Wormholes have been a firm favourite in the land of science fiction for decades, but now, scientists are exploring the real possibility that wormholes do in fact exist. Their attention is directed specifically toward the Milky Way galaxy, which could hold the secrets to discovering one such portal.
Anyone who is a fan of sci-fi will appreciate the fascination with wormholes. In the 2014 movie Interstellar, a team of explorers travel through a wormhole in space in an attempt to ensure humanity’s survival. And for over 6 years in Star Trek Deep Space Nine, the Federation space station Deep Space Nine guarded the opening of a stable wormhole to the far side of the galaxy. All exciting stuff, but not steeped in reality.
The first discussions surrounding real wormholes emerged as part of Einstein’s theory of General Relativity and in its simplest terms, provides a shortcut between two far away points in space. Einstein’s theory supports the presence of wormholes as it allows for spacetime to curve, providing opportunities for time and space to bend and thus, manipulate the distance between the two points.
Wormholes have been at the heart of hypotheses by theoretical physicists since the 1930s, where they were initially called white holes. White holes are the exact opposite of black holes in that they emit energy but do not allow anything to enter. The name was eventually changed to ‘Einstein-Rosen bridges’, but as this wasn’t a particularly catchy name, they became better known as wormholes.
Sadly, proving such a theory has so far been beyond the means of scientists here on earth, and no such examples have been found in space. However, now researchers at New York’s University of Buffalo have indicated that the answer may lie within our own Milky Way.
Fresh attention has centered on Sagittarius A*, a huge black hole that is over four million times bigger than the sun. Given its immense size, scientists have theorized that they may be able to determine the presence of a wormhole by analyzing the gravitational effects on the stars surrounding it and comparing this to historical data to highlight any anomalies.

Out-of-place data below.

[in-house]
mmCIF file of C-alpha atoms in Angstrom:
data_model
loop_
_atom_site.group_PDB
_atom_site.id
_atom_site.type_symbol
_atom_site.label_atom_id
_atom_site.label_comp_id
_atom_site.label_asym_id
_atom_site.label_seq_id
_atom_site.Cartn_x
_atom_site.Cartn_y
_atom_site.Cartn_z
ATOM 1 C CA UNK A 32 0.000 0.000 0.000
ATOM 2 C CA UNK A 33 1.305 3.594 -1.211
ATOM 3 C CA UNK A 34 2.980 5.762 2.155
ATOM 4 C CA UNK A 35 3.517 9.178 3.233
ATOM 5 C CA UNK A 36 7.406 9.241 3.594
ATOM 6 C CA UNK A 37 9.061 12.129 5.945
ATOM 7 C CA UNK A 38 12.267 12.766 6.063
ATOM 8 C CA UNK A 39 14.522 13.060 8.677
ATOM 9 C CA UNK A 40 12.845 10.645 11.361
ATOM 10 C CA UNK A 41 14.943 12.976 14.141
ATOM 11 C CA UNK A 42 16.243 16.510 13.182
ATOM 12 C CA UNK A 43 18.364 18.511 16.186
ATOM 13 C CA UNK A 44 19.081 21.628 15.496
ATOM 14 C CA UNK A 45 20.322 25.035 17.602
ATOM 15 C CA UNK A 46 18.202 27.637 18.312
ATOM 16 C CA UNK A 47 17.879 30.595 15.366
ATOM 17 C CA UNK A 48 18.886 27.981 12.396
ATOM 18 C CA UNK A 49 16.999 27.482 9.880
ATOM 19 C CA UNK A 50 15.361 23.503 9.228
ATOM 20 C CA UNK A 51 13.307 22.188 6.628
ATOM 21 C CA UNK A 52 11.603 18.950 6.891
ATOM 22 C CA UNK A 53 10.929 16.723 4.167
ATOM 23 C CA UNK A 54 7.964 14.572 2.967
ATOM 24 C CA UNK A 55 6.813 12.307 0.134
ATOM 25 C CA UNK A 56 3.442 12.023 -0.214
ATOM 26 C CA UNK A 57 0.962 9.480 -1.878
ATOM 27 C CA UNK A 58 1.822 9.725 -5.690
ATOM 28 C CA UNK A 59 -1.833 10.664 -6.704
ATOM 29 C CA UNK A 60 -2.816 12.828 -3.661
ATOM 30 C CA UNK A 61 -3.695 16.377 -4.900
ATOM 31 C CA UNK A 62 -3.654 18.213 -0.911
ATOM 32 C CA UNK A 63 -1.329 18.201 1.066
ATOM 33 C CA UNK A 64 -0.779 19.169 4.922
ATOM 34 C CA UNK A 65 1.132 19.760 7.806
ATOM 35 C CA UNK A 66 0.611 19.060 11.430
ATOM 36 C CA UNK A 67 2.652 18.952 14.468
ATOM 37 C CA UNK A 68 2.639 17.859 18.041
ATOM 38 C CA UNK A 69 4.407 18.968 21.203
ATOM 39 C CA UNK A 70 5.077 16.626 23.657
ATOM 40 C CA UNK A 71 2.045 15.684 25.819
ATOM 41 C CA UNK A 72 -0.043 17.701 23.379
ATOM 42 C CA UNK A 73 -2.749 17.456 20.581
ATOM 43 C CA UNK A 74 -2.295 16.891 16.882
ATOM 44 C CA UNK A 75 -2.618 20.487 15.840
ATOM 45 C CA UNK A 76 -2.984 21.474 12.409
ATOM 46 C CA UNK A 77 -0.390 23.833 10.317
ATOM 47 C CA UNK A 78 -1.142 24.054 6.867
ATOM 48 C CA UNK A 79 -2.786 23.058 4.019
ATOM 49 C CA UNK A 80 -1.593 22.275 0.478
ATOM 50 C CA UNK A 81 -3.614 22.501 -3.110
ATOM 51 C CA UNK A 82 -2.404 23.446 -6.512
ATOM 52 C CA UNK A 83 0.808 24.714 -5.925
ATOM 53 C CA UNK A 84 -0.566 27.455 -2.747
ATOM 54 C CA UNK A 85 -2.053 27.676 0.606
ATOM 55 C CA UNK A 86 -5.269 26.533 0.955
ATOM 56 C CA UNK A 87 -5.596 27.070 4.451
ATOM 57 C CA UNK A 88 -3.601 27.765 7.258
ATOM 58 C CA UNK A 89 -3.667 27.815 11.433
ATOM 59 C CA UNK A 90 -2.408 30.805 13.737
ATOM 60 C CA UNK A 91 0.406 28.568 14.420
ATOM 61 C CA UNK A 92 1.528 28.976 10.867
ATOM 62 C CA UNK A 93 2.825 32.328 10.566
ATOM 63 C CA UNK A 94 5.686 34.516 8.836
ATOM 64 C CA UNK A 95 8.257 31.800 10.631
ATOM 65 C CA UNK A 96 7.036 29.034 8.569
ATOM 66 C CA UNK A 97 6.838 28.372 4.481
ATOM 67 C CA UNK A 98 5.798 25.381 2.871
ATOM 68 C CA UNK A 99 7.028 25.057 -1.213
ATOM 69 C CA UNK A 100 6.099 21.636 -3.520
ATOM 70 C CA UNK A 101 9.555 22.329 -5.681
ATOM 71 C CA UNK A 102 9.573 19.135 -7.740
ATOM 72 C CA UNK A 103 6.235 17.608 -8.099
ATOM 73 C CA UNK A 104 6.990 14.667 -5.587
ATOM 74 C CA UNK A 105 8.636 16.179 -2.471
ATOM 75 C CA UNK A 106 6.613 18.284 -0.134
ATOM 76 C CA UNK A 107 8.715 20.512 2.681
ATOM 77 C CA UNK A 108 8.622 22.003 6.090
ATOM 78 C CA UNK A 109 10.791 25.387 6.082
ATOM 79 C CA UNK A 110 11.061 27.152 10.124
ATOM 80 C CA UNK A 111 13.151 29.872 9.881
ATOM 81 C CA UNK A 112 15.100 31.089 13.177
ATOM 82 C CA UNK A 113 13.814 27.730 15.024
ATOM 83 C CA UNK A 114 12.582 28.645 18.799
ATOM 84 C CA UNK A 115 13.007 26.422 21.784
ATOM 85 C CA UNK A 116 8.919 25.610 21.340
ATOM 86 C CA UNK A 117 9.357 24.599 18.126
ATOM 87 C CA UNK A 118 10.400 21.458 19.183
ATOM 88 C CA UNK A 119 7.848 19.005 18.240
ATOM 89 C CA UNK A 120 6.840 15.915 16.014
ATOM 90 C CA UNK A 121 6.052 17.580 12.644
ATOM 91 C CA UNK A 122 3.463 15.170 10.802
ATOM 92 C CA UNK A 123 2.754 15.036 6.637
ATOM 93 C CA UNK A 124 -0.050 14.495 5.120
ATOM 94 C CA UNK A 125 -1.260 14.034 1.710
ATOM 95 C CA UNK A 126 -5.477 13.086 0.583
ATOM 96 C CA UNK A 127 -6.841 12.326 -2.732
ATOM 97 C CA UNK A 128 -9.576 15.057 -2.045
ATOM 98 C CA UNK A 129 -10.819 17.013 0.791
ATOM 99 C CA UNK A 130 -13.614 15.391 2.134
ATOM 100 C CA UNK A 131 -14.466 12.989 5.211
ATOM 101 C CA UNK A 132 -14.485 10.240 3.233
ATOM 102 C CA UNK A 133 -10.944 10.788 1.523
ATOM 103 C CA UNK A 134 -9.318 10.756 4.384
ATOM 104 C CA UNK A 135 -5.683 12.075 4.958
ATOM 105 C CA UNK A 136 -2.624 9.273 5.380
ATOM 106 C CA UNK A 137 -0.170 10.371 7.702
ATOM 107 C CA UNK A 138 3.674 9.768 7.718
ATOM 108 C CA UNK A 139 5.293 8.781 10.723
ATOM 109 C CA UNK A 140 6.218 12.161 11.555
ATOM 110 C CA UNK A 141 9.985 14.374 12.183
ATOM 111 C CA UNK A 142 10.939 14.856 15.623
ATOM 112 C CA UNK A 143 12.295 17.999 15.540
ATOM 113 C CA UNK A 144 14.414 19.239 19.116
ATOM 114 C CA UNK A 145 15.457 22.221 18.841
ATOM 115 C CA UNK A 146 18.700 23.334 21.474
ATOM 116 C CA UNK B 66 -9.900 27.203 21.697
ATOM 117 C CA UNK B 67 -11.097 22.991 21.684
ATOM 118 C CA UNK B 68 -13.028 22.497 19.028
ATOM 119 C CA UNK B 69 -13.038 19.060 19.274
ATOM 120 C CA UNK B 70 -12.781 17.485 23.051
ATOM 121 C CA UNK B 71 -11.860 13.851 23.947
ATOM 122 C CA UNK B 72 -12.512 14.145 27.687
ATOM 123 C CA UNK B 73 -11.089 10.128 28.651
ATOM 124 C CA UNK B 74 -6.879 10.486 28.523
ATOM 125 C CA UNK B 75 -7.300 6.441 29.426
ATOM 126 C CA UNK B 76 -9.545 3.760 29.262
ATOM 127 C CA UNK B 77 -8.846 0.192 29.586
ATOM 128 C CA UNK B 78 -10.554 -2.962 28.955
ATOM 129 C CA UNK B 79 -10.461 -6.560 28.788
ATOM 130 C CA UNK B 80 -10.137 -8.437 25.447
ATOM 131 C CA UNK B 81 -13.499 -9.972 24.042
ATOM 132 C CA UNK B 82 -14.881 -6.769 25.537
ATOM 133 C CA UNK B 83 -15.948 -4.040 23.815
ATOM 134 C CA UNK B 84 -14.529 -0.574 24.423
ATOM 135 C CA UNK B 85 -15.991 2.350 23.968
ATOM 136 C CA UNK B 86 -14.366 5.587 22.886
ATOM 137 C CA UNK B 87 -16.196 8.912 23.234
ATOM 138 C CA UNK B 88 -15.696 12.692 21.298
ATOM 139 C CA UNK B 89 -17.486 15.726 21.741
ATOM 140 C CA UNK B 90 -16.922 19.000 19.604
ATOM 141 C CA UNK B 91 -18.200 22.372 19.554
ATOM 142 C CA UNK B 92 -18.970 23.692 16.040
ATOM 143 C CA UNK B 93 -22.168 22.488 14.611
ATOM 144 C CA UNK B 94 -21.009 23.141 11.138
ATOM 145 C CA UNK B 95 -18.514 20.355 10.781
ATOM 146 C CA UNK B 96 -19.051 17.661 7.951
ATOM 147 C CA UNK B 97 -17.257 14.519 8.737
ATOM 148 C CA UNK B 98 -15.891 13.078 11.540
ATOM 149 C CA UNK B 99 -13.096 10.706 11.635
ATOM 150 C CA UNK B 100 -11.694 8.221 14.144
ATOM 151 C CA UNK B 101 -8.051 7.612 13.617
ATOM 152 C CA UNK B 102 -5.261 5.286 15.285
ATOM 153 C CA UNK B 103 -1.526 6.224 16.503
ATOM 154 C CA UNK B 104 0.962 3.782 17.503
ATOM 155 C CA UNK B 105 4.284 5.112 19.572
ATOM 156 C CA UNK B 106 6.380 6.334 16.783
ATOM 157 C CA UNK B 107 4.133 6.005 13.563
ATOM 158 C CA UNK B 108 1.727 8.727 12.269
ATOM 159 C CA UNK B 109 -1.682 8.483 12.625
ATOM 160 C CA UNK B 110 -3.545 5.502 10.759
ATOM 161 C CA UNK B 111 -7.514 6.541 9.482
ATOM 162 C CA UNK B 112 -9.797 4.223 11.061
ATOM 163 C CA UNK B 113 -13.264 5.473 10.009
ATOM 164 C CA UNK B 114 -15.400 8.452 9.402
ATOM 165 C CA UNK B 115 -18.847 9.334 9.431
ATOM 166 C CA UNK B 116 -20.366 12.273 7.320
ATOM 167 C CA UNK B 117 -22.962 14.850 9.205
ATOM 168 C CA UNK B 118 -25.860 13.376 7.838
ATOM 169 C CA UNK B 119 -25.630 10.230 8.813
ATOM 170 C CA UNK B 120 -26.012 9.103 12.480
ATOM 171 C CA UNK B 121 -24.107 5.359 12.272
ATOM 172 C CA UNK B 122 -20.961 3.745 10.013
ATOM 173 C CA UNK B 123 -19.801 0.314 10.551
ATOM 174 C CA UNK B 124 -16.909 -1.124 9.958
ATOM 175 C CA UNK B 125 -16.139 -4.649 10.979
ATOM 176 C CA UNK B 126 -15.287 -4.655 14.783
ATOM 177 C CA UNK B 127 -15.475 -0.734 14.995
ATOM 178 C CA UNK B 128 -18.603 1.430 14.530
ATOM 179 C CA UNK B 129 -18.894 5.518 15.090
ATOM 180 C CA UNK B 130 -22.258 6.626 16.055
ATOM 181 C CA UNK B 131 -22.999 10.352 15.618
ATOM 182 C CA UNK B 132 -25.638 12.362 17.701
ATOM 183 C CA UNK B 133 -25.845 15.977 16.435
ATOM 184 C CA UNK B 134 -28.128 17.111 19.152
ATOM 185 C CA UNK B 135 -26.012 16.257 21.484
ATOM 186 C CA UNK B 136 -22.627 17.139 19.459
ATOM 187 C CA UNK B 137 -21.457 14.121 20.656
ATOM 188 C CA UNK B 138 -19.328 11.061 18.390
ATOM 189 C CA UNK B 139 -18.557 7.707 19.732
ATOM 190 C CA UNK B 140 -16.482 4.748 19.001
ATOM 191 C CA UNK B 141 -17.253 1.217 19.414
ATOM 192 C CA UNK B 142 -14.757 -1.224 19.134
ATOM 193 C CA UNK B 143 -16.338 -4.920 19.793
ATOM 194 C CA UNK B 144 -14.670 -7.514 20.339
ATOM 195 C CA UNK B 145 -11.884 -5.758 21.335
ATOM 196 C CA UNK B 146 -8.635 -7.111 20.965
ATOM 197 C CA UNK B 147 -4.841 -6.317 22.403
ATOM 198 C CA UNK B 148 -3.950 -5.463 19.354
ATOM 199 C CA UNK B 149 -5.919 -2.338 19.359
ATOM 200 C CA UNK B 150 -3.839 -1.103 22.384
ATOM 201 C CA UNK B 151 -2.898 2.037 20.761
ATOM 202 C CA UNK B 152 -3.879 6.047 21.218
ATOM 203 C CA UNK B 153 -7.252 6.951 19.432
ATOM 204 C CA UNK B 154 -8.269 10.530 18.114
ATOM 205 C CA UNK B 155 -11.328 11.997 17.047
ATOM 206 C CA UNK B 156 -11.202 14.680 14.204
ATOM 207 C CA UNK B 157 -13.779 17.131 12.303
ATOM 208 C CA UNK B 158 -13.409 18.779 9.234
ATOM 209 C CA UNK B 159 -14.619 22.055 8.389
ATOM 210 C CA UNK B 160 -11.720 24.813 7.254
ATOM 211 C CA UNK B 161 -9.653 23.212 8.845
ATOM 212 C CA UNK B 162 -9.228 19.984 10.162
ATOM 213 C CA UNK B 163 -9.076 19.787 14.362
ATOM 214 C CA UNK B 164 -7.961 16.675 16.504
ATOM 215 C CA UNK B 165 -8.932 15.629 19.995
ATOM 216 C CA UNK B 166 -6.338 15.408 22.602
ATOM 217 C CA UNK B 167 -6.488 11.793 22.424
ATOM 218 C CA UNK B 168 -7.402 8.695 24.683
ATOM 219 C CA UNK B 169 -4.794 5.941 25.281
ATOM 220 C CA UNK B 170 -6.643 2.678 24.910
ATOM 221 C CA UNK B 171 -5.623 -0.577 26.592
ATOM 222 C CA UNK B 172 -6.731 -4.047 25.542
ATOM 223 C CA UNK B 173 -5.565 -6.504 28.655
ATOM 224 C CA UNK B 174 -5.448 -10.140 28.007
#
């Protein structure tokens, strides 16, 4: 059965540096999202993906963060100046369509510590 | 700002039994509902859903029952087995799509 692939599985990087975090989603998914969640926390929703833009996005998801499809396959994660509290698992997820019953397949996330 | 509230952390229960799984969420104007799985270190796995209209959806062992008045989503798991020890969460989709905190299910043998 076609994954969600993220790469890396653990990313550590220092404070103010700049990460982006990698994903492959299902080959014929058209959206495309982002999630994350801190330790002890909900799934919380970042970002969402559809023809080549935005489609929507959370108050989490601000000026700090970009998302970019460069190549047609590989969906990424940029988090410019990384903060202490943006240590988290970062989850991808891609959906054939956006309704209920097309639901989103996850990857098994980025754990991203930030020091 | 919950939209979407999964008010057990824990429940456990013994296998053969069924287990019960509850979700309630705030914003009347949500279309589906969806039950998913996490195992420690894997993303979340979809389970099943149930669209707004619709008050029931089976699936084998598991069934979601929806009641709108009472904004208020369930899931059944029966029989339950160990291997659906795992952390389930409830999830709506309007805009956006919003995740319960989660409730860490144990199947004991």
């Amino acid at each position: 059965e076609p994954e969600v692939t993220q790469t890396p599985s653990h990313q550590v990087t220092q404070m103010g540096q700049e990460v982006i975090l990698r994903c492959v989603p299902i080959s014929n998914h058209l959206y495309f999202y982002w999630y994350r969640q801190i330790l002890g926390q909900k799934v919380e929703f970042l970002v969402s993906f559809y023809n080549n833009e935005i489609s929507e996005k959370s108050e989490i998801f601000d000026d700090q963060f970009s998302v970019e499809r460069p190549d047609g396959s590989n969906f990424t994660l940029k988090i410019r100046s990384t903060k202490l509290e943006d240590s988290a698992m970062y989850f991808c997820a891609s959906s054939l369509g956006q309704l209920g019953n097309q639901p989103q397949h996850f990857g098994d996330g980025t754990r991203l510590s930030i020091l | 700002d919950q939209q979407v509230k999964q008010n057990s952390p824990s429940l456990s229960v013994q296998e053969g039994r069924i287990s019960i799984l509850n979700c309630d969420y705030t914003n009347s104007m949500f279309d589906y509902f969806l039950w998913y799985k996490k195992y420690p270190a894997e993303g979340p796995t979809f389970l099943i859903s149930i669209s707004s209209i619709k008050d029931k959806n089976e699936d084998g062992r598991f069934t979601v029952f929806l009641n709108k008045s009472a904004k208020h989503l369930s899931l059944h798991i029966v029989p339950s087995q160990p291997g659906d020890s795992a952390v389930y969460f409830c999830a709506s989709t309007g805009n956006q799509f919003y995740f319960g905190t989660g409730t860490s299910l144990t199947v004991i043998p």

Cosmologist Dejan Stojkovic of the University at Buffalo was quoted in the Daily Express as saying “If you have two stars, one on each side of the wormhole, the star on our side should feel the gravitational influence of the star that’s on the other side. The gravitational flux will go through the wormhole. So if you map the expected orbit of a star around Sagittarius A*, you should see deviations from that orbit if there is a wormhole there with a star on the other side.”
Scientists plan to sift through over 25 years of data in order to identify any anomalies in the orbit of these stars which could indicate the presence of a wormhole. However even if evidence is found, it still won’t be out and out proof that wormholes exist. Mr. Stojkovic clearly points out that whilst it might prove a probable explanation, we still possess an extremely limited knowledge and understanding of space, its properties and its capabilities, meaning that there could well be some other explanation that we simply don’t know about.
And for all of those space fans who are getting their hopes up about travelling through these wormholes, it looks like there is further disappointment. Mr. Stojkovic explains that even if wormholes are proven to exist, and are traversable, they would need to be stable and kept open with negative energy. Unfortunately, that is not within our scientific capabilities just yet.
Roman Konoplya, a RUDN physicist agrees with this and earlier this year was quoted as saying “For wormholes to be traversable and not to collapse because of gravitational effects, the repulsion force in the bottleneck of a wormhole should be extremely high. Some preliminary studies of foreign colleagues seemed to indicate the possibility of such stability. However, we confirmed that a wormhole according to Einstein’s theory with quantum corrections is critically unstable. Evidently, an unstable system cannot exist in nature as any reaction with the environment would cause it to disintegrate. Mathematically, it is expressed in unlimited growth of initially neglected minor system deviation from statistical balance. Unfortunately, these results mean that we still don’t have a theoretically consistent wormhole model without exotic assumptions.”
Further sad news comes from Daniel Jafferis, from Harvard University who earlier this year revealed that that real life wormholes were unlikely to gather the speeds seen in science fiction movies. He was quoted as saying “It takes longer to get through these wormholes than to go directly, so they are not very useful for space travel.”
So whilst the argument for wormholes continues to look promising, it may be a long while before we’ll be using them for human space travel!